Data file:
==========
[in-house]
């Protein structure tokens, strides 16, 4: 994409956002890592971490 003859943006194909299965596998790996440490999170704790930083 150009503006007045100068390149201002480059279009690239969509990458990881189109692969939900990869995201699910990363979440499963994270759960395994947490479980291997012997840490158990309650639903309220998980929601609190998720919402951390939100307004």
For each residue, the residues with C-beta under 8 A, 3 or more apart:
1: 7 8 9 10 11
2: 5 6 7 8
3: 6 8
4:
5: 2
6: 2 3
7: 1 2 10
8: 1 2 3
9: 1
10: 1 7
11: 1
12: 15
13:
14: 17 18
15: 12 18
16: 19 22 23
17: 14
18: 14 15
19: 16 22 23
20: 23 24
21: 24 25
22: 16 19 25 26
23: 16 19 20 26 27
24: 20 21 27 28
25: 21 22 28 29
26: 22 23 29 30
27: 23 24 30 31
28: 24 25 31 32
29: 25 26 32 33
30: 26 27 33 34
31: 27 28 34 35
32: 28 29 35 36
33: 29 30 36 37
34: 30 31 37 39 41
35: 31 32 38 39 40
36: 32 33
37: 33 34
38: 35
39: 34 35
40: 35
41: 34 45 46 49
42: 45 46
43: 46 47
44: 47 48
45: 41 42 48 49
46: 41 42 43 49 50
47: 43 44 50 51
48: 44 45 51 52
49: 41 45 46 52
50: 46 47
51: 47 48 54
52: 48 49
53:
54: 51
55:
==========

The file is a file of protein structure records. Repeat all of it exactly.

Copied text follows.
[in-house]
């Protein structure tokens, strides 16, 4: 994409956002890592971490 003859943006194909299965596998790996440490999170704790930083 150009503006007045100068390149201002480059279009690239969509990458990881189109692969939900990869995201699910990363979440499963994270759960395994947490479980291997012997840490158990309650639903309220998980929601609190998720919402951390939100307004």
For each residue, the residues with C-beta under 8 A, 3 or more apart:
1: 7 8 9 10 11
2: 5 6 7 8
3: 6 8
4:
5: 2
6: 2 3
7: 1 2 10
8: 1 2 3
9: 1
10: 1 7
11: 1
12: 15
13:
14: 17 18
15: 12 18
16: 19 22 23
17: 14
18: 14 15
19: 16 22 23
20: 23 24
21: 24 25
22: 16 19 25 26
23: 16 19 20 26 27
24: 20 21 27 28
25: 21 22 28 29
26: 22 23 29 30
27: 23 24 30 31
28: 24 25 31 32
29: 25 26 32 33
30: 26 27 33 34
31: 27 28 34 35
32: 28 29 35 36
33: 29 30 36 37
34: 30 31 37 39 41
35: 31 32 38 39 40
36: 32 33
37: 33 34
38: 35
39: 34 35
40: 35
41: 34 45 46 49
42: 45 46
43: 46 47
44: 47 48
45: 41 42 48 49
46: 41 42 43 49 50
47: 43 44 50 51
48: 44 45 51 52
49: 41 45 46 52
50: 46 47
51: 47 48 54
52: 48 49
53:
54: 51
55: